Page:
Female U.S. Soccer Team Players Seek Equal Pay
As the Orlando Pride women's soccer team won their home opener April 23 in front of a record-breaking 23,000 fans, a handmade sign held up near the back of the stadium reminded everyone something was still not settled.
"EQUAL PAY FOR EQUAL PLAY," it read.
Five U.S. Women's National Team soccer players – including Orlando Pride forward Alex Morgan – have filed a federal complaint to the Equal Employment Opportunity Commission, claiming they are paid 4 times less than their male counterparts. Match attendance, TV viewership and team profits are comparable between the men’s and women’s teams—not identical, but not four times less. And while the women’s team has won the FIFA World Cup three times, the men’s team never has.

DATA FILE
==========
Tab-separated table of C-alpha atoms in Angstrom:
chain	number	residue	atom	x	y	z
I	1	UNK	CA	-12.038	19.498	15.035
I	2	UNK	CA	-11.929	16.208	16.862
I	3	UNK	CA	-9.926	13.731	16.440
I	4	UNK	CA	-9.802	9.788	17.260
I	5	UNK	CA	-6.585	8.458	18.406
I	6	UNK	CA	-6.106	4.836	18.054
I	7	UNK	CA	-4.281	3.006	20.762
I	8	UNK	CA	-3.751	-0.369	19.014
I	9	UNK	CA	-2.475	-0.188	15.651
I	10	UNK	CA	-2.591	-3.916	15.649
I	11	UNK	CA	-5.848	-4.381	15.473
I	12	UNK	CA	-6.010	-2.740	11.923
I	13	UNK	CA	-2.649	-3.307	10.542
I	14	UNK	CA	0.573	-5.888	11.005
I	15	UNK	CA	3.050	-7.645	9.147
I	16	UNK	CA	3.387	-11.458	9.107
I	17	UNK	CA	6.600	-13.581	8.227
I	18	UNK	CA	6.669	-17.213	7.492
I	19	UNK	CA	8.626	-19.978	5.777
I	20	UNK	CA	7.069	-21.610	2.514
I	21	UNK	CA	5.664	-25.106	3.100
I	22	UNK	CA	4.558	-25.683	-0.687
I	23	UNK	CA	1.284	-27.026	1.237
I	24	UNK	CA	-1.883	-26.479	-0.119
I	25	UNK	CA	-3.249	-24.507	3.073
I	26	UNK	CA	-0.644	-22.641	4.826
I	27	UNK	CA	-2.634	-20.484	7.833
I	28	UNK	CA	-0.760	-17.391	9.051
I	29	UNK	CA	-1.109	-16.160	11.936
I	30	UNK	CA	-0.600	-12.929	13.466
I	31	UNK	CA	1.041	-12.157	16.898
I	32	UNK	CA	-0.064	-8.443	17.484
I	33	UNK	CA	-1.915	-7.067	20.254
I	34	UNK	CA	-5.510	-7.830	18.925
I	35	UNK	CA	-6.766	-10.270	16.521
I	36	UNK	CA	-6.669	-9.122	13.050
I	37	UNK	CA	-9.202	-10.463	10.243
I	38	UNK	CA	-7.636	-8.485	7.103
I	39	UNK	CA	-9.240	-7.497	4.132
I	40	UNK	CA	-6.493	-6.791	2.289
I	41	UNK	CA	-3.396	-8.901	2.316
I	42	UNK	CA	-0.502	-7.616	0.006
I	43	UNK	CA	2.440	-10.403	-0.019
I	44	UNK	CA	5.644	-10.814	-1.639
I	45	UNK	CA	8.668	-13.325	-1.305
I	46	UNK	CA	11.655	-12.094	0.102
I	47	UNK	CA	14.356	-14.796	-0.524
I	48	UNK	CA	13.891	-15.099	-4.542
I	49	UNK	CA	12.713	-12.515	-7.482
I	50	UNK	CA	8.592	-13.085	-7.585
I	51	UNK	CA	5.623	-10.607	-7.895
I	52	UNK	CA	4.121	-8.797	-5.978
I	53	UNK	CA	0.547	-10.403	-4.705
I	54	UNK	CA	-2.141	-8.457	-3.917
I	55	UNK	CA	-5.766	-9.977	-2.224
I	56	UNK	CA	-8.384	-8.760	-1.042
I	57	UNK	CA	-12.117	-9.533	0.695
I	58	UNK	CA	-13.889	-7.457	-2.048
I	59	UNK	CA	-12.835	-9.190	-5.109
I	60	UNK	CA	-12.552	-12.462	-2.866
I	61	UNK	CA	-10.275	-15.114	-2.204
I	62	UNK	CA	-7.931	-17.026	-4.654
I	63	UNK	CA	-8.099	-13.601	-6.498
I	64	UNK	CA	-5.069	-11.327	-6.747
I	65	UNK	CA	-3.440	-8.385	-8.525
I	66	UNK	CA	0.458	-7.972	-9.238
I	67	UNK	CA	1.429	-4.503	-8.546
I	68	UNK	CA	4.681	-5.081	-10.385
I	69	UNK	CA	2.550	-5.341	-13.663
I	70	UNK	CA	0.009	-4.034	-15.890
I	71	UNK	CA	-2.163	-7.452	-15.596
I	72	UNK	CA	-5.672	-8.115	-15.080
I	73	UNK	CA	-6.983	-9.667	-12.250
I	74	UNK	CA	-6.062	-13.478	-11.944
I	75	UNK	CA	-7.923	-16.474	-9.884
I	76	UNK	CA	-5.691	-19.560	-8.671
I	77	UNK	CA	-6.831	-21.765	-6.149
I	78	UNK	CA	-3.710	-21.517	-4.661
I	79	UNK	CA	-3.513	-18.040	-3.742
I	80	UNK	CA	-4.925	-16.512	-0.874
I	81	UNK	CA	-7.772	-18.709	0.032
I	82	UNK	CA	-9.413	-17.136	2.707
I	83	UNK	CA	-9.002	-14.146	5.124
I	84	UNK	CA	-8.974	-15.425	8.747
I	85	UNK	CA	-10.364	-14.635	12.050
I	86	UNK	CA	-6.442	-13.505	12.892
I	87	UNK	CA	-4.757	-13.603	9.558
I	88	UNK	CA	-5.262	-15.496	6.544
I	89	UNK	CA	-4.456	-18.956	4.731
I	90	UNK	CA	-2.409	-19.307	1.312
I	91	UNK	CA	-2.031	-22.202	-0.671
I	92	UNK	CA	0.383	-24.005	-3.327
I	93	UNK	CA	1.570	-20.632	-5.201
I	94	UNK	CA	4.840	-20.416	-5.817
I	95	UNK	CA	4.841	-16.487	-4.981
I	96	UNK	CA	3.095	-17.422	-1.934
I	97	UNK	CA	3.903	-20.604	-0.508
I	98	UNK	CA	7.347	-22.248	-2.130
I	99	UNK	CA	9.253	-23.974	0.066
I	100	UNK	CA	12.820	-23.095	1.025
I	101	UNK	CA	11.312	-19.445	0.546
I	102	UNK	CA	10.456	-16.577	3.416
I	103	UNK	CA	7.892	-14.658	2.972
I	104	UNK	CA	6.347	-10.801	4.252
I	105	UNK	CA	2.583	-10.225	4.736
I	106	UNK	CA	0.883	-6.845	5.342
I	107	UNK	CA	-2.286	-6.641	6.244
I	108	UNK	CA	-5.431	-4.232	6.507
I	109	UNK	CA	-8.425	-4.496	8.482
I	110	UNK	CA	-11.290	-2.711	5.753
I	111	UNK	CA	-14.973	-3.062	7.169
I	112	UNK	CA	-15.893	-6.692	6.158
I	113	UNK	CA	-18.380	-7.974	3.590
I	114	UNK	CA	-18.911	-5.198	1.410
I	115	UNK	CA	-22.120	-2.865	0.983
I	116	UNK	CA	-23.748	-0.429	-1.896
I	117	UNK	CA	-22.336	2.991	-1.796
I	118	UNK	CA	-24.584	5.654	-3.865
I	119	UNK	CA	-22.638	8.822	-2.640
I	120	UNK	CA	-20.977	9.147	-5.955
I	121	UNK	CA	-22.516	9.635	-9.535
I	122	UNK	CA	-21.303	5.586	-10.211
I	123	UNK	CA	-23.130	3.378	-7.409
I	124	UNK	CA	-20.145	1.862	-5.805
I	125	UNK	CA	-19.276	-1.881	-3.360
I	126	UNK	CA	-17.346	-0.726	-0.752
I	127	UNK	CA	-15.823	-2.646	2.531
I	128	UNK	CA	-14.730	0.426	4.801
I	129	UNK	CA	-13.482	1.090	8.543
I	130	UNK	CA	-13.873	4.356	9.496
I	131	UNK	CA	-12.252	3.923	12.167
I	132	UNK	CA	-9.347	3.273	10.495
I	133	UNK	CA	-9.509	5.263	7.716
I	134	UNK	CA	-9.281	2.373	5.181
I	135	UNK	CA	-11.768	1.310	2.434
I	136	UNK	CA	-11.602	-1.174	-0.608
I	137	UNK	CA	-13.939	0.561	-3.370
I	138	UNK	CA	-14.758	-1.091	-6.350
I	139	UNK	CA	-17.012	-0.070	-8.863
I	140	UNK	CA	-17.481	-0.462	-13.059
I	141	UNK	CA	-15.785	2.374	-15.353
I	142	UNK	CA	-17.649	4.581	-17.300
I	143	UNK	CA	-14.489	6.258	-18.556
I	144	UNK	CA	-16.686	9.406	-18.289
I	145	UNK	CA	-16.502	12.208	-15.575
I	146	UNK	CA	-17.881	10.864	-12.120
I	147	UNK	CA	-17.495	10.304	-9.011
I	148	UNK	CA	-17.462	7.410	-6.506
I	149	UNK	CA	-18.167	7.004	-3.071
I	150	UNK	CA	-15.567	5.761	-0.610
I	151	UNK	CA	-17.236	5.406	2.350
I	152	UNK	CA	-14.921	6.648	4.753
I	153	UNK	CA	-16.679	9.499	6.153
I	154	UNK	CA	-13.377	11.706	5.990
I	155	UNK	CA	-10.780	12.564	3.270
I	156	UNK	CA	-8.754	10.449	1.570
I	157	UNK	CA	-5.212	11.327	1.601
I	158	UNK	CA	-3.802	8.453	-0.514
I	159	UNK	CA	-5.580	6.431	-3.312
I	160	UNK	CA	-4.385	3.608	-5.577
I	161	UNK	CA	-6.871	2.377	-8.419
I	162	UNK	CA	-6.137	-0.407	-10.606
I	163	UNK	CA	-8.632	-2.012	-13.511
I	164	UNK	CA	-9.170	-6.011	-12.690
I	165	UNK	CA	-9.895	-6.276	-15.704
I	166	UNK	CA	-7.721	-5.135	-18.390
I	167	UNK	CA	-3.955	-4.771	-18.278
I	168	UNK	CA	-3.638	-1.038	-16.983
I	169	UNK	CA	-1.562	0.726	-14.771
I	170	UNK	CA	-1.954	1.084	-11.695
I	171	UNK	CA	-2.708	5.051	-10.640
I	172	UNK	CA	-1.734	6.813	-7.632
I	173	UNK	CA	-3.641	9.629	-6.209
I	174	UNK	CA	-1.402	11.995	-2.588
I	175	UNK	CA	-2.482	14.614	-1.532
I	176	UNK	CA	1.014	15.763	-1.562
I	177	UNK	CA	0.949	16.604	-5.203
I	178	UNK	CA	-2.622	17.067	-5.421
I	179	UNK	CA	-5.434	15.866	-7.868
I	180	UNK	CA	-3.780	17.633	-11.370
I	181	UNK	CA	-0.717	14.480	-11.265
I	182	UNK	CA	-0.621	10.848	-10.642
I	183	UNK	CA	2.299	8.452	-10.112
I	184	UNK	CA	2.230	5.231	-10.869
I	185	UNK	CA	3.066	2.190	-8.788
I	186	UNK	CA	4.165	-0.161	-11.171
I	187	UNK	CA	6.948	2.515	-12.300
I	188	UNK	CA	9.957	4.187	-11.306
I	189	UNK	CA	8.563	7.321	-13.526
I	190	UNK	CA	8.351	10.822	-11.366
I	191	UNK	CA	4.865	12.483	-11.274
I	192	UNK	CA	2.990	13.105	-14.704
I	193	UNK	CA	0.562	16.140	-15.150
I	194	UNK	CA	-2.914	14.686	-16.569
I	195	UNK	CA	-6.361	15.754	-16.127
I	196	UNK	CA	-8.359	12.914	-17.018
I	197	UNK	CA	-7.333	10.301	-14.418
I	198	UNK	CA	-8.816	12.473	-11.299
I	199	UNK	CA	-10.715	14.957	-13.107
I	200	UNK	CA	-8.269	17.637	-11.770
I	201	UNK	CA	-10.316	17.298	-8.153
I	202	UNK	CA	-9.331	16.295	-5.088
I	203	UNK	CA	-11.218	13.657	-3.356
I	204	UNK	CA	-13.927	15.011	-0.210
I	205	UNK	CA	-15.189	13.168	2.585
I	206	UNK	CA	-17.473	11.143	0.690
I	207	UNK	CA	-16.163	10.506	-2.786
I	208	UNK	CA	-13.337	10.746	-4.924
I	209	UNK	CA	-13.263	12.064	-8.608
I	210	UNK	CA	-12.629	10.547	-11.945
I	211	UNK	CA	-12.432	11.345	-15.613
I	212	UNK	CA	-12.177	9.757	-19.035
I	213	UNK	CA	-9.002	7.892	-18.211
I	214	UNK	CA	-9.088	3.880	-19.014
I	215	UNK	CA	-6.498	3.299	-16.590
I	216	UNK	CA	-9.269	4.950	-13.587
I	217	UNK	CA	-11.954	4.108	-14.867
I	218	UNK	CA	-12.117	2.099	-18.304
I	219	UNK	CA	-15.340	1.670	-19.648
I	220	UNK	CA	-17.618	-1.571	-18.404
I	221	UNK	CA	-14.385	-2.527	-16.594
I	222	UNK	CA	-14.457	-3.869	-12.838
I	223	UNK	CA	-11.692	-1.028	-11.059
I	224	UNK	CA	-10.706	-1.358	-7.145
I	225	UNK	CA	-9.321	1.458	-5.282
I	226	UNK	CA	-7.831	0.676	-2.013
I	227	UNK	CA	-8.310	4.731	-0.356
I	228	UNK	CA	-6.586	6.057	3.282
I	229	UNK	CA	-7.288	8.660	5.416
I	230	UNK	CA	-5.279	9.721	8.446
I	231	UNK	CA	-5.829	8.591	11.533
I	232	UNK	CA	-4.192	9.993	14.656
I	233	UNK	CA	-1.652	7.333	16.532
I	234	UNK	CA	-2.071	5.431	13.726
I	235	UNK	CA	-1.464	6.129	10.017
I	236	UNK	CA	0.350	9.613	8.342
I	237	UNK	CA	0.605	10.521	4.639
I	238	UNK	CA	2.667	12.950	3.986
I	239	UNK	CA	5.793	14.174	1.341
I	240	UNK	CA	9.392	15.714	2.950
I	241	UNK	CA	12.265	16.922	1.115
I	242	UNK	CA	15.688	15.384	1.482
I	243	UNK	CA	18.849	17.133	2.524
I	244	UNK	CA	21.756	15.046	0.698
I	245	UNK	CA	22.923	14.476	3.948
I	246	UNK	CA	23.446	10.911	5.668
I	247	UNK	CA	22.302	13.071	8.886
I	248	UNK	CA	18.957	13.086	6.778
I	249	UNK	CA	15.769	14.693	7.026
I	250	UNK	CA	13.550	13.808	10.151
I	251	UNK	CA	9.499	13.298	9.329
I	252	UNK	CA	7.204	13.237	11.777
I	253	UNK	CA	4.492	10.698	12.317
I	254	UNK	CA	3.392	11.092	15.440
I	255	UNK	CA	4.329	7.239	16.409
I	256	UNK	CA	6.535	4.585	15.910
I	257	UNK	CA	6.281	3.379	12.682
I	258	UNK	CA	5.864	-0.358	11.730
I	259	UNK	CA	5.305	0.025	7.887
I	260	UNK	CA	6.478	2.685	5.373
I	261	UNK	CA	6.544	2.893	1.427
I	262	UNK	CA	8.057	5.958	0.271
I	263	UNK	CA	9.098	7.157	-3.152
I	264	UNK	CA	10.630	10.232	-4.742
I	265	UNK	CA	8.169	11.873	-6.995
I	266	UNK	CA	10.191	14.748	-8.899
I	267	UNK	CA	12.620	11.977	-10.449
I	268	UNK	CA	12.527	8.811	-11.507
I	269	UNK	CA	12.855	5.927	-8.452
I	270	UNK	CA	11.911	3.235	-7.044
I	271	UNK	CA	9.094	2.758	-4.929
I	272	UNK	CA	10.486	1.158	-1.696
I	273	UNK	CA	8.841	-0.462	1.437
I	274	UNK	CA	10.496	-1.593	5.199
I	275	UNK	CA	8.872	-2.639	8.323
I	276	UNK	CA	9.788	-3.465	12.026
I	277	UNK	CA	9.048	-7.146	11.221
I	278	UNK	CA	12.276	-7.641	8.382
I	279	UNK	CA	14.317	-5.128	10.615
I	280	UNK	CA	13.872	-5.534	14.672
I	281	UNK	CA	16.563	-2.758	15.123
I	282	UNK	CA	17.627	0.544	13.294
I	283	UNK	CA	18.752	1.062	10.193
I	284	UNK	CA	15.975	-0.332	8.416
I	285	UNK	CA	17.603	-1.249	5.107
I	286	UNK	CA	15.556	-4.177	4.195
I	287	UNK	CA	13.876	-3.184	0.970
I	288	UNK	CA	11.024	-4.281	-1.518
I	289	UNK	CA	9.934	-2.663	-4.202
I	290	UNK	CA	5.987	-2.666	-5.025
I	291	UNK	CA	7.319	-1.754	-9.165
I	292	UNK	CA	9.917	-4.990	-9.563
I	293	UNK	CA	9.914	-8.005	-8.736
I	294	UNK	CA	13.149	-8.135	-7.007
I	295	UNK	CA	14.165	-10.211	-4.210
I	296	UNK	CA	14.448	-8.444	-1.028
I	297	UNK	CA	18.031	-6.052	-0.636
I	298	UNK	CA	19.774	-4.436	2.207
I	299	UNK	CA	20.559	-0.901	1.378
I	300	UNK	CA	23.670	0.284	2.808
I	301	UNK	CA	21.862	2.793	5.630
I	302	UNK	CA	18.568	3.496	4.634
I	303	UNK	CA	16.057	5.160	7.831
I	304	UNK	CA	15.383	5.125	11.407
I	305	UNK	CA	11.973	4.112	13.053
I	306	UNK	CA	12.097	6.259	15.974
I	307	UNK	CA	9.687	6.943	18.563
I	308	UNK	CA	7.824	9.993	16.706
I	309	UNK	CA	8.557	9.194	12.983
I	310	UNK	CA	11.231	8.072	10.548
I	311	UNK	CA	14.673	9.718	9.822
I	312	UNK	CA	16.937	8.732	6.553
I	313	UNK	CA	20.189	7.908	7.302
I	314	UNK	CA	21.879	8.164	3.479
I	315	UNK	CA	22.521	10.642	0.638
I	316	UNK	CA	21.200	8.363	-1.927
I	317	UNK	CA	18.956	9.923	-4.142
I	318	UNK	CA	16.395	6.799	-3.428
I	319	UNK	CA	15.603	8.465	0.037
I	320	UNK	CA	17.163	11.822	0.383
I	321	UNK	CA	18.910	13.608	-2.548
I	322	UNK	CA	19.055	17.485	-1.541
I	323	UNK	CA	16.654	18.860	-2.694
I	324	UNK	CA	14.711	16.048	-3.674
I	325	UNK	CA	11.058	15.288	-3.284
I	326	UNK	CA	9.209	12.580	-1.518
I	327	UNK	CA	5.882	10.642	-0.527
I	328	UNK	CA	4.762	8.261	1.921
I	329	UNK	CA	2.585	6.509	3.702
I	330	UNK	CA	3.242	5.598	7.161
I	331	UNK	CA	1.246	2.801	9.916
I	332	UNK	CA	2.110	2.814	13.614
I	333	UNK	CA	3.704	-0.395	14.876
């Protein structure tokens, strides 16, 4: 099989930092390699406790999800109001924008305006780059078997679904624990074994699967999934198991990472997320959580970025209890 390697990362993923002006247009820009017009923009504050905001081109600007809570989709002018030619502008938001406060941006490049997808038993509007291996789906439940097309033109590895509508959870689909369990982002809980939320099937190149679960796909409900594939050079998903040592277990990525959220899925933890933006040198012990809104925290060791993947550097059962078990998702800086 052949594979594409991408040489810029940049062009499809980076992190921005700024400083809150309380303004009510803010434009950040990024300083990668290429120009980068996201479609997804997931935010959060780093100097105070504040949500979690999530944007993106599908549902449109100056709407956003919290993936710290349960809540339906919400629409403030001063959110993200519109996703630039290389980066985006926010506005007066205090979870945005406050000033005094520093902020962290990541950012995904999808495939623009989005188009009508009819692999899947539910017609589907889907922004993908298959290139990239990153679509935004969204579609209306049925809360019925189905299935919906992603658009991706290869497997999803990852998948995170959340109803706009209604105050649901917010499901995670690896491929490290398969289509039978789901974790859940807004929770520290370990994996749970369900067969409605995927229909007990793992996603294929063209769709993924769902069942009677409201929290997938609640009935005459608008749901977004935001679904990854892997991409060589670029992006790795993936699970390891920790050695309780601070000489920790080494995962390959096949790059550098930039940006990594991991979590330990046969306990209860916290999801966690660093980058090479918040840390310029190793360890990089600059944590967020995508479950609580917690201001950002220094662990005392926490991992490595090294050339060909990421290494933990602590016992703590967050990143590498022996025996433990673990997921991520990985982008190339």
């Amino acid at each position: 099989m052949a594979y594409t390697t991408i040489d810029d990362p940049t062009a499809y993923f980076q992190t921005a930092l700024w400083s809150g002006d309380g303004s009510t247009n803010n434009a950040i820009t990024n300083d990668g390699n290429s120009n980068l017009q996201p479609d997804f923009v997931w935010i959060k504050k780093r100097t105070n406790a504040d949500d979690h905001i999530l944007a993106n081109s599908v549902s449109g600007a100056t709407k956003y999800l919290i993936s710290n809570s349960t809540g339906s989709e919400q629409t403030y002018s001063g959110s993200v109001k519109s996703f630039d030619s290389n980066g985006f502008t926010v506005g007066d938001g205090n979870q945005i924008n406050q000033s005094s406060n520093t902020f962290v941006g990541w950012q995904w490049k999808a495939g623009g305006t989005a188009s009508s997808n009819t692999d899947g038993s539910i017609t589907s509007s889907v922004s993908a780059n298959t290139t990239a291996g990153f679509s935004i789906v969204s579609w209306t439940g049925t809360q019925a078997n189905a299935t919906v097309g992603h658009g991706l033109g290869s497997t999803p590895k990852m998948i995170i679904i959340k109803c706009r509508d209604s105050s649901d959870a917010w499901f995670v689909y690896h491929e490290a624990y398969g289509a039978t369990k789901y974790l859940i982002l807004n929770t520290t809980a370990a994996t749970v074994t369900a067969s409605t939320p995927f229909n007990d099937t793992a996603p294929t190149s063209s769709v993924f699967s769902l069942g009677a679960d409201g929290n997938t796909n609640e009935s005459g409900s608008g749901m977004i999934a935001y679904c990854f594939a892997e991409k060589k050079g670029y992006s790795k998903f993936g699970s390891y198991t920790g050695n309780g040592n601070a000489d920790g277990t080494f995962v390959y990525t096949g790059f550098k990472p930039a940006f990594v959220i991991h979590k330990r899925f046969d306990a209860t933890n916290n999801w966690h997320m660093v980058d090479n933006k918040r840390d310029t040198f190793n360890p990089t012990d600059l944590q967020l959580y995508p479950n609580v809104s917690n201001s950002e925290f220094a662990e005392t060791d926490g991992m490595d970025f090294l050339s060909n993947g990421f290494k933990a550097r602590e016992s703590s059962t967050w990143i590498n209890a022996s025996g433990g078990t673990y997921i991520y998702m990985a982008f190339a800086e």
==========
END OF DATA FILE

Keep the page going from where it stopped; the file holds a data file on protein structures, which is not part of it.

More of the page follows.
As player Hope Solo put it, “The USMNT gets paid more to just show up than we get paid to win major championships.”
"Our beef is not with the men's national team," player Carli Lloyd says. "It's with the federation, and its history of treating us as if we should be happy that we are professional players and not working in the kitchen.”
Criticizing women for speaking up about the wage gap implies that women should be grateful simply to have jobs. But if you're expected to do the same job, you should be able to expect the same pay.
A recent Cornell study that found when large numbers of women enter jobs traditionally held by men, pay declines across the board. Maybe those male soccer players should start worrying.